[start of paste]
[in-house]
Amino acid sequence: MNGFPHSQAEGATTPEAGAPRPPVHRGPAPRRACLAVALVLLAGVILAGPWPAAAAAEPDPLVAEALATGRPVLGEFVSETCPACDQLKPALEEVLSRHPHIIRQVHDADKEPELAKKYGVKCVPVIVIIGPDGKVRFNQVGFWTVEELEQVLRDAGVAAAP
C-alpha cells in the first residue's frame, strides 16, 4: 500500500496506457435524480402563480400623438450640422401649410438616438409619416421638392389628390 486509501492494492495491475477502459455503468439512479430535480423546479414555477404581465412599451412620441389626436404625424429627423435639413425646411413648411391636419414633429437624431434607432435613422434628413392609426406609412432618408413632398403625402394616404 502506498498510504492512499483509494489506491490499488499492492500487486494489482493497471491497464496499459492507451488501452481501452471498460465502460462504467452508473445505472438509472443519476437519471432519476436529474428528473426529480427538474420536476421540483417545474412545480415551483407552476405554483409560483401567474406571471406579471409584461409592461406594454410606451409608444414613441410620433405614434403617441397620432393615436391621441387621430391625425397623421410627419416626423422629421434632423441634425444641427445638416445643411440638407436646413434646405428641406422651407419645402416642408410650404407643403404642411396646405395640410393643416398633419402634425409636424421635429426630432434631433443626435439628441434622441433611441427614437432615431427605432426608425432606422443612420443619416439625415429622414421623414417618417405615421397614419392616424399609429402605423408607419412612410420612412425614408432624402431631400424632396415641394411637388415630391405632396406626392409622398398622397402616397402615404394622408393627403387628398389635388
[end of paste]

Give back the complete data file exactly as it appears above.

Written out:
[in-house]
Amino acid sequence: MNGFPHSQAEGATTPEAGAPRPPVHRGPAPRRACLAVALVLLAGVILAGPWPAAAAAEPDPLVAEALATGRPVLGEFVSETCPACDQLKPALEEVLSRHPHIIRQVHDADKEPELAKKYGVKCVPVIVIIGPDGKVRFNQVGFWTVEELEQVLRDAGVAAAP
C-alpha cells in the first residue's frame, strides 16, 4: 500500500496506457435524480402563480400623438450640422401649410438616438409619416421638392389628390 486509501492494492495491475477502459455503468439512479430535480423546479414555477404581465412599451412620441389626436404625424429627423435639413425646411413648411391636419414633429437624431434607432435613422434628413392609426406609412432618408413632398403625402394616404 502506498498510504492512499483509494489506491490499488499492492500487486494489482493497471491497464496499459492507451488501452481501452471498460465502460462504467452508473445505472438509472443519476437519471432519476436529474428528473426529480427538474420536476421540483417545474412545480415551483407552476405554483409560483401567474406571471406579471409584461409592461406594454410606451409608444414613441410620433405614434403617441397620432393615436391621441387621430391625425397623421410627419416626423422629421434632423441634425444641427445638416445643411440638407436646413434646405428641406422651407419645402416642408410650404407643403404642411396646405395640410393643416398633419402634425409636424421635429426630432434631433443626435439628441434622441433611441427614437432615431427605432426608425432606422443612420443619416439625415429622414421623414417618417405615421397614419392616424399609429402605423408607419412612410420612412425614408432624402431631400424632396415641394411637388415630391405632396406626392409622398398622397402616397402615404394622408393627403387628398389635388